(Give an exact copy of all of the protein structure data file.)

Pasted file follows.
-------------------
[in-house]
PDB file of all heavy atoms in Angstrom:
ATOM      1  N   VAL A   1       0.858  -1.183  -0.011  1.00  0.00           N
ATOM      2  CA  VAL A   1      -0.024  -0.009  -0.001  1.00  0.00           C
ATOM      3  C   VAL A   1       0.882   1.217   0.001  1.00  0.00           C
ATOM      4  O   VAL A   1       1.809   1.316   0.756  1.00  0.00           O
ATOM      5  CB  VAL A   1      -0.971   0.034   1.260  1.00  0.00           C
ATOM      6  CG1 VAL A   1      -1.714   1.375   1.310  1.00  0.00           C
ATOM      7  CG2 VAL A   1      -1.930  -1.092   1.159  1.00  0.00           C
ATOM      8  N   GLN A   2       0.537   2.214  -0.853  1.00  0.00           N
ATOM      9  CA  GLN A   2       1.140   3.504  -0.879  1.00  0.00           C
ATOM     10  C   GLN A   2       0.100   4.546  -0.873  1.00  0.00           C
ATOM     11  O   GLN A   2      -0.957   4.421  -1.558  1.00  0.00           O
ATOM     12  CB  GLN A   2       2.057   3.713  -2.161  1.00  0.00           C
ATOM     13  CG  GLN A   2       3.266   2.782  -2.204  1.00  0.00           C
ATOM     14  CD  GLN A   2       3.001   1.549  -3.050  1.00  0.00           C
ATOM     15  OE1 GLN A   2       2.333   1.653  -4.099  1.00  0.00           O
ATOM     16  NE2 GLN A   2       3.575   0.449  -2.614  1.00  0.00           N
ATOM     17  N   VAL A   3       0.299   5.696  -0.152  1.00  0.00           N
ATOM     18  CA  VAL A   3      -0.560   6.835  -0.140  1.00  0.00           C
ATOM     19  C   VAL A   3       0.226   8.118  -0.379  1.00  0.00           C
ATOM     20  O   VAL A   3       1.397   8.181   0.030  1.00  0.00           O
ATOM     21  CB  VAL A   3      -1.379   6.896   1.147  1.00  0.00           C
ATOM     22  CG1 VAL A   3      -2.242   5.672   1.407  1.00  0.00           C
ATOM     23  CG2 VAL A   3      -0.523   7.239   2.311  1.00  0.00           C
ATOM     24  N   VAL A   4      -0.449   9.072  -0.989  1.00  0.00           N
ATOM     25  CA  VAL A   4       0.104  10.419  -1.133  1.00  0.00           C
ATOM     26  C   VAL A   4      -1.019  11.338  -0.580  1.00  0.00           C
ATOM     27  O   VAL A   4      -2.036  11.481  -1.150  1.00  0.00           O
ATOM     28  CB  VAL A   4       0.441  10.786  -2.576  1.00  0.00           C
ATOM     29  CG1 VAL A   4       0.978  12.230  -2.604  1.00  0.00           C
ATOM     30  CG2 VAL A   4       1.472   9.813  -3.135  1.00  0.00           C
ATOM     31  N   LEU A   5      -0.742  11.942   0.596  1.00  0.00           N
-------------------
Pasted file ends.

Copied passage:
[in-house]
PDB file of all heavy atoms in Angstrom:
ATOM      1  N   VAL A   1       0.858  -1.183  -0.011  1.00  0.00           N
ATOM      2  CA  VAL A   1      -0.024  -0.009  -0.001  1.00  0.00           C
ATOM      3  C   VAL A   1       0.882   1.217   0.001  1.00  0.00           C
ATOM      4  O   VAL A   1       1.809   1.316   0.756  1.00  0.00           O
ATOM      5  CB  VAL A   1      -0.971   0.034   1.260  1.00  0.00           C
ATOM      6  CG1 VAL A   1      -1.714   1.375   1.310  1.00  0.00           C
ATOM      7  CG2 VAL A   1      -1.930  -1.092   1.159  1.00  0.00           C
ATOM      8  N   GLN A   2       0.537   2.214  -0.853  1.00  0.00           N
ATOM      9  CA  GLN A   2       1.140   3.504  -0.879  1.00  0.00           C
ATOM     10  C   GLN A   2       0.100   4.546  -0.873  1.00  0.00           C
ATOM     11  O   GLN A   2      -0.957   4.421  -1.558  1.00  0.00           O
ATOM     12  CB  GLN A   2       2.057   3.713  -2.161  1.00  0.00           C
ATOM     13  CG  GLN A   2       3.266   2.782  -2.204  1.00  0.00           C
ATOM     14  CD  GLN A   2       3.001   1.549  -3.050  1.00  0.00           C
ATOM     15  OE1 GLN A   2       2.333   1.653  -4.099  1.00  0.00           O
ATOM     16  NE2 GLN A   2       3.575   0.449  -2.614  1.00  0.00           N
ATOM     17  N   VAL A   3       0.299   5.696  -0.152  1.00  0.00           N
ATOM     18  CA  VAL A   3      -0.560   6.835  -0.140  1.00  0.00           C
ATOM     19  C   VAL A   3       0.226   8.118  -0.379  1.00  0.00           C
ATOM     20  O   VAL A   3       1.397   8.181   0.030  1.00  0.00           O
ATOM     21  CB  VAL A   3      -1.379   6.896   1.147  1.00  0.00           C
ATOM     22  CG1 VAL A   3      -2.242   5.672   1.407  1.00  0.00           C
ATOM     23  CG2 VAL A   3      -0.523   7.239   2.311  1.00  0.00           C
ATOM     24  N   VAL A   4      -0.449   9.072  -0.989  1.00  0.00           N
ATOM     25  CA  VAL A   4       0.104  10.419  -1.133  1.00  0.00           C
ATOM     26  C   VAL A   4      -1.019  11.338  -0.580  1.00  0.00           C
ATOM     27  O   VAL A   4      -2.036  11.481  -1.150  1.00  0.00           O
ATOM     28  CB  VAL A   4       0.441  10.786  -2.576  1.00  0.00           C
ATOM     29  CG1 VAL A   4       0.978  12.230  -2.604  1.00  0.00           C
ATOM     30  CG2 VAL A   4       1.472   9.813  -3.135  1.00  0.00           C
ATOM     31  N   LEU A   5      -0.742  11.942   0.596  1.00  0.00           N